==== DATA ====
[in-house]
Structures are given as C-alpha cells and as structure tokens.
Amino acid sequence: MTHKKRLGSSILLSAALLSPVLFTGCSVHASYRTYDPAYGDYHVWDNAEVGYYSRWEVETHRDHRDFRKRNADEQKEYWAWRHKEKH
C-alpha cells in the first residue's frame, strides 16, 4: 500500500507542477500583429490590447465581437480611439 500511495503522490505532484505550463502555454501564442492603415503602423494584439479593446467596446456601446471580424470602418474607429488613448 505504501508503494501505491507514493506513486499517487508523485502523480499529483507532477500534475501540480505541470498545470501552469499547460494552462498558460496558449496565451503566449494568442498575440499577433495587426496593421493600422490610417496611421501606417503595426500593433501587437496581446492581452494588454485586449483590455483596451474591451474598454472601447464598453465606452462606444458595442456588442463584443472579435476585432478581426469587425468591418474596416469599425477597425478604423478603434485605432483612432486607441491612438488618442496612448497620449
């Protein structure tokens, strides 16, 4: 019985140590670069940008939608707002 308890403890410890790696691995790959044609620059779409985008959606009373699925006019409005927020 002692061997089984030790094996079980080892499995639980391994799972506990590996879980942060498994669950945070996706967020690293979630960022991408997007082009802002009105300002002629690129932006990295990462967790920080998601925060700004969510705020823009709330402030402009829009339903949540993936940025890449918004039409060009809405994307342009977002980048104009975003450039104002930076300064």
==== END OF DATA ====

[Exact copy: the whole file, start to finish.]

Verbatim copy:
[in-house]
Structures are given as C-alpha cells and as structure tokens.
Amino acid sequence: MTHKKRLGSSILLSAALLSPVLFTGCSVHASYRTYDPAYGDYHVWDNAEVGYYSRWEVETHRDHRDFRKRNADEQKEYWAWRHKEKH
C-alpha cells in the first residue's frame, strides 16, 4: 500500500507542477500583429490590447465581437480611439 500511495503522490505532484505550463502555454501564442492603415503602423494584439479593446467596446456601446471580424470602418474607429488613448 505504501508503494501505491507514493506513486499517487508523485502523480499529483507532477500534475501540480505541470498545470501552469499547460494552462498558460496558449496565451503566449494568442498575440499577433495587426496593421493600422490610417496611421501606417503595426500593433501587437496581446492581452494588454485586449483590455483596451474591451474598454472601447464598453465606452462606444458595442456588442463584443472579435476585432478581426469587425468591418474596416469599425477597425478604423478603434485605432483612432486607441491612438488618442496612448497620449
């Protein structure tokens, strides 16, 4: 019985140590670069940008939608707002 308890403890410890790696691995790959044609620059779409985008959606009373699925006019409005927020 002692061997089984030790094996079980080892499995639980391994799972506990590996879980942060498994669950945070996706967020690293979630960022991408997007082009802002009105300002002629690129932006990295990462967790920080998601925060700004969510705020823009709330402030402009829009339903949540993936940025890449918004039409060009809405994307342009977002980048104009975003450039104002930076300064």